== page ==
Sunday, January 07, 2007


Wild wind of Winter
Sings Passion's Song..........

One of the things I miss about New England is the constant flow and variety of weather.
However, the lack of it here in the Sonoran Desert is what makes any kind of a change a cause for great celebration.
When my kids were young, on windy days we would all gather under the cottonwood to listen to the liquid quality of the dancing leaves.
Rainy days were a real treat. We would run down the street in the rain then come home to hot chocolate during the winter storms. When the summer "monsoons" came we would watch from the doorway as the duststorms rolled. The creosote scent (Larrea tridentata) filled the air from the approaching thunderstorms.

The lack heightens awareness and pleasure of the rare.

We recently had a good wind.

While hiking the other day, I thought how different plants sounded in the wind.
I sat down for a bit and listened as the wind passed through the saguaros and chollas . You can sense the rigidity in the flow. A soft, strong whistle.
The sound is a bit like pine.... but pine has flexibility can hear the rough soughing as the needles brush against each other.

The sound of cottonwoods, aspens and birch have a liquid rushing.
The broader leaves, a more sumptuous, luxurious sound.
The whisper of long grasses are a lovely and soft

The flapping sound of palms doesn't appeal as much to me but perhaps on a warm night in the tropics....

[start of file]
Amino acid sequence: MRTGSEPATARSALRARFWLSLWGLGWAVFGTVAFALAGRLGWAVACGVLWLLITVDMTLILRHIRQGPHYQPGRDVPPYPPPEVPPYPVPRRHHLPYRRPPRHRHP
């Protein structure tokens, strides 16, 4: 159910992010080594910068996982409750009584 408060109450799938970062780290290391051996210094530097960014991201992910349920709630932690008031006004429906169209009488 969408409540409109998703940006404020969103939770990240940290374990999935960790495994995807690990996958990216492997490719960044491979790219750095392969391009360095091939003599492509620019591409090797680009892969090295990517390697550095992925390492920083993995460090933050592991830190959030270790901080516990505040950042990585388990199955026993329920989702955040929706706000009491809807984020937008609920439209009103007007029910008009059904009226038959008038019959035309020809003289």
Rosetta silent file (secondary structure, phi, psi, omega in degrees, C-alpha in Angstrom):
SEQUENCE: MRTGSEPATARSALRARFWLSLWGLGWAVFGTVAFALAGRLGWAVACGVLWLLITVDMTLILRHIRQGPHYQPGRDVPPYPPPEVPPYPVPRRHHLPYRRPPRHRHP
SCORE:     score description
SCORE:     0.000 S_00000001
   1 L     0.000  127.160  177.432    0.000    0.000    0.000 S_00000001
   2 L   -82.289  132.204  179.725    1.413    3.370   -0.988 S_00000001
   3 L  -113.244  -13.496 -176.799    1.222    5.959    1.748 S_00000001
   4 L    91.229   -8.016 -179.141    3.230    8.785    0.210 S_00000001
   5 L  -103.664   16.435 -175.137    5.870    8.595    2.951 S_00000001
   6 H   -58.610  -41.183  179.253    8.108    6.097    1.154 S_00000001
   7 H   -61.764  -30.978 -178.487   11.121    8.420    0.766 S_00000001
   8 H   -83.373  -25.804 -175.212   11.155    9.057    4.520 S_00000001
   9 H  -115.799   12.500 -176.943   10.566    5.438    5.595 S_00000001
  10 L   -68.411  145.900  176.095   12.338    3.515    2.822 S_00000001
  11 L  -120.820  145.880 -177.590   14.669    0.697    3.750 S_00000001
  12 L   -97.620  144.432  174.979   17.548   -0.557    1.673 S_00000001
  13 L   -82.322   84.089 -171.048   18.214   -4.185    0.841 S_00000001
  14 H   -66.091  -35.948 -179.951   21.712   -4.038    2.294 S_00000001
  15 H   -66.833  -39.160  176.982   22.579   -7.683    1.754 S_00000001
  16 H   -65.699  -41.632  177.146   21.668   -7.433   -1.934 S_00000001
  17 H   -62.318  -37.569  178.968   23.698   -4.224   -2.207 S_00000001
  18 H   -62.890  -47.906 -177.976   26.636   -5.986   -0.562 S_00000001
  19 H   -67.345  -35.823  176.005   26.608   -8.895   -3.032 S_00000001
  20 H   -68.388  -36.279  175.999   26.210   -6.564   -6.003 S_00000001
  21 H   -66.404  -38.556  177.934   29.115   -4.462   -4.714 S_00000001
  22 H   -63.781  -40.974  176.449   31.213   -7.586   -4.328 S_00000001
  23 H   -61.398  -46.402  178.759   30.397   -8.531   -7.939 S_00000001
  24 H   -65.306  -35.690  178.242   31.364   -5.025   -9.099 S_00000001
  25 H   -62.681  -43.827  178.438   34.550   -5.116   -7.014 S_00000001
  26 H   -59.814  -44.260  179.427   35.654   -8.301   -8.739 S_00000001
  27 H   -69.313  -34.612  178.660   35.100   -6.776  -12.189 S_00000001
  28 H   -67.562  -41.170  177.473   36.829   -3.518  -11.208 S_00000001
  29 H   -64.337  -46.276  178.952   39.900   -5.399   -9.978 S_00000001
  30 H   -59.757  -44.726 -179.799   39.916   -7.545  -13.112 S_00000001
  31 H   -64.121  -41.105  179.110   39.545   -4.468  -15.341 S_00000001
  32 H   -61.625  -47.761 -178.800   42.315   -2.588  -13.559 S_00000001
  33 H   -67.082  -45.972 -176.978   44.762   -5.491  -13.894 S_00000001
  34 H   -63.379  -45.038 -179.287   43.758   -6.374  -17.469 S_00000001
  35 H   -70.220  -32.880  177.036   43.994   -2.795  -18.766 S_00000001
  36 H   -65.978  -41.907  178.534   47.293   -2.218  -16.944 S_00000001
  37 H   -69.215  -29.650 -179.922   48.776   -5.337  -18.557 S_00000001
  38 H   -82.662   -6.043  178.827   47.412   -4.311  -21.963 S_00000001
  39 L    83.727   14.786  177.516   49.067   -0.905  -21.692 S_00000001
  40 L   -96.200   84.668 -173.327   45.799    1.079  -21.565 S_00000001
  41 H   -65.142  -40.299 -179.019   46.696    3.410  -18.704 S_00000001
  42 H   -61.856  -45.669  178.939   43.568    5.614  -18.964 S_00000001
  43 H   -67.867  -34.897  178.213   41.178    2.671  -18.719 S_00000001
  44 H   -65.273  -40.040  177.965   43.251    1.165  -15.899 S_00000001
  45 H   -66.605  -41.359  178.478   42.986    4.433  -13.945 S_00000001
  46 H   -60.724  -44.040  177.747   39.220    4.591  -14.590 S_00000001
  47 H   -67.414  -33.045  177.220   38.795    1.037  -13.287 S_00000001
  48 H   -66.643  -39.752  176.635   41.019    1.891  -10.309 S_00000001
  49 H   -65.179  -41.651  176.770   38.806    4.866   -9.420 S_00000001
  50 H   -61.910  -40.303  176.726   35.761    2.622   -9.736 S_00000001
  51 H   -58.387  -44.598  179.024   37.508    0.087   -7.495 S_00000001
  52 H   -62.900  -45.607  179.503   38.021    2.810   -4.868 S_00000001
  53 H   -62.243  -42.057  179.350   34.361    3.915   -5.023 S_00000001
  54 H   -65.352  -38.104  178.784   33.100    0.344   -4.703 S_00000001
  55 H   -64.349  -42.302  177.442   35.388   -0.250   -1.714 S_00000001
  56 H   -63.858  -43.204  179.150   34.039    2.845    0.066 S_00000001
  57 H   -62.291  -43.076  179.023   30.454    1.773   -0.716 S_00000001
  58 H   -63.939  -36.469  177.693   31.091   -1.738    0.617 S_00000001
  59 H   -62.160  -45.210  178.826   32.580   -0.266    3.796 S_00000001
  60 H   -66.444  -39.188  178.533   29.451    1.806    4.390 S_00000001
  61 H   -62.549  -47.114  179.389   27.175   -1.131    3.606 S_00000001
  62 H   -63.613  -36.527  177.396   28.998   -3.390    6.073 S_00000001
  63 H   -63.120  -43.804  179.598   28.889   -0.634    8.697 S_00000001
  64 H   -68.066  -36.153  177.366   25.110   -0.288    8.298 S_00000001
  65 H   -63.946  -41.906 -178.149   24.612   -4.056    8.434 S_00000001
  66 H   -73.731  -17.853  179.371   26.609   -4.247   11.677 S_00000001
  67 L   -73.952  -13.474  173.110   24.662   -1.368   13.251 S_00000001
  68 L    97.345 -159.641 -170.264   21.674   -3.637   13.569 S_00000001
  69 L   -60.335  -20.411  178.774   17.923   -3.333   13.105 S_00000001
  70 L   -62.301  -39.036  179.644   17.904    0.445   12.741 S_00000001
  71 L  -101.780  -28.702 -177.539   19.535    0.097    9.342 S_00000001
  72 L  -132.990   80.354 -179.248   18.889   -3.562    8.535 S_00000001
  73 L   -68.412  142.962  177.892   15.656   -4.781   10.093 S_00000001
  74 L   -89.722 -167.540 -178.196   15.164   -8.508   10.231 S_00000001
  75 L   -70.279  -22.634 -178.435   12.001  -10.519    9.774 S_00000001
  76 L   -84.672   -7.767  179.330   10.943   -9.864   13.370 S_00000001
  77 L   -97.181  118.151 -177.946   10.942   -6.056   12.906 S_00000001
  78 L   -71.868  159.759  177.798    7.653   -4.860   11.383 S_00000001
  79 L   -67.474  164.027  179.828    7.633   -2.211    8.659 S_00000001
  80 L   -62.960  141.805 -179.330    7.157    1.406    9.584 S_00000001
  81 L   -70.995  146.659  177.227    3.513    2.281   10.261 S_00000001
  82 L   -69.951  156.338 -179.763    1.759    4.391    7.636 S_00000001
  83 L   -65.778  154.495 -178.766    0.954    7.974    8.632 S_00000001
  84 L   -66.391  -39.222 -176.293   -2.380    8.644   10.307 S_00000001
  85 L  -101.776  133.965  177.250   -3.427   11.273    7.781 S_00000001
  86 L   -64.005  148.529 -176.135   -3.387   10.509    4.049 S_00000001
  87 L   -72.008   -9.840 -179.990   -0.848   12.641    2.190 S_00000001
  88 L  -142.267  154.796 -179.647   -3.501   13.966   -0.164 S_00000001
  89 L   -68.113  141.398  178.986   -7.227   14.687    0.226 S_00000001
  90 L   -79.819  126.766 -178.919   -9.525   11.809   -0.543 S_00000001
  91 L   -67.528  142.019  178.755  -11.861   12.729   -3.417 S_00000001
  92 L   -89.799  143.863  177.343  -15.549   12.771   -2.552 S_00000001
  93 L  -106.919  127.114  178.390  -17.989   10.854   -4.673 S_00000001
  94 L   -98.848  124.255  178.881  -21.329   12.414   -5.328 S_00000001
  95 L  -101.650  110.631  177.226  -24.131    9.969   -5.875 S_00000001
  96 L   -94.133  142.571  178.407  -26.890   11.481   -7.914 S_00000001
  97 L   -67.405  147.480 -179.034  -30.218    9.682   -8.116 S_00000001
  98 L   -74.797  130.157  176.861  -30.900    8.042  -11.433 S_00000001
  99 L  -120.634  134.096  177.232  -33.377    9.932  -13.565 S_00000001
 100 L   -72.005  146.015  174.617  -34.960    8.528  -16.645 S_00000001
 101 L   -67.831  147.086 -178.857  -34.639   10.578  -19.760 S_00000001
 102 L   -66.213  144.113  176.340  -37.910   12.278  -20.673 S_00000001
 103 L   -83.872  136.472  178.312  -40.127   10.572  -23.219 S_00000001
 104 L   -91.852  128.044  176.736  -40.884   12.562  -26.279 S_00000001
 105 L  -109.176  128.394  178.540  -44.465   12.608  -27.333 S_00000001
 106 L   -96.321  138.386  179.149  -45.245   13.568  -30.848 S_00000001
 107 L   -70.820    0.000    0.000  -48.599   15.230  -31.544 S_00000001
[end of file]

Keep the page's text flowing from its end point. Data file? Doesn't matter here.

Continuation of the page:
Kristen said...

A lovely description of the wind! And when you live in a windy spot at the base of mountain as I do, you hear the profound silence when the wind stops blowing :-)

Anonymous said...

Love your thoughts on wind. It is one of those things you don't appreciate until you don't have it.

Right now, in BC, we're having an abundance of it... I was watching the trees sway a few days ago, and I expect to see the tops sway, but the bases were swaying too! Yikes.

Isn't calligraphy really about trying to paint or capture - wind - movement - gesture?

victoria said...

Thanks Kris and Alice.

I love your images of wind in your part of the world. I would imagine some of those same storm patterns visit you both in the west.

Yes...capturing the "wind" or essence is what calligraphy and art is all about for me too.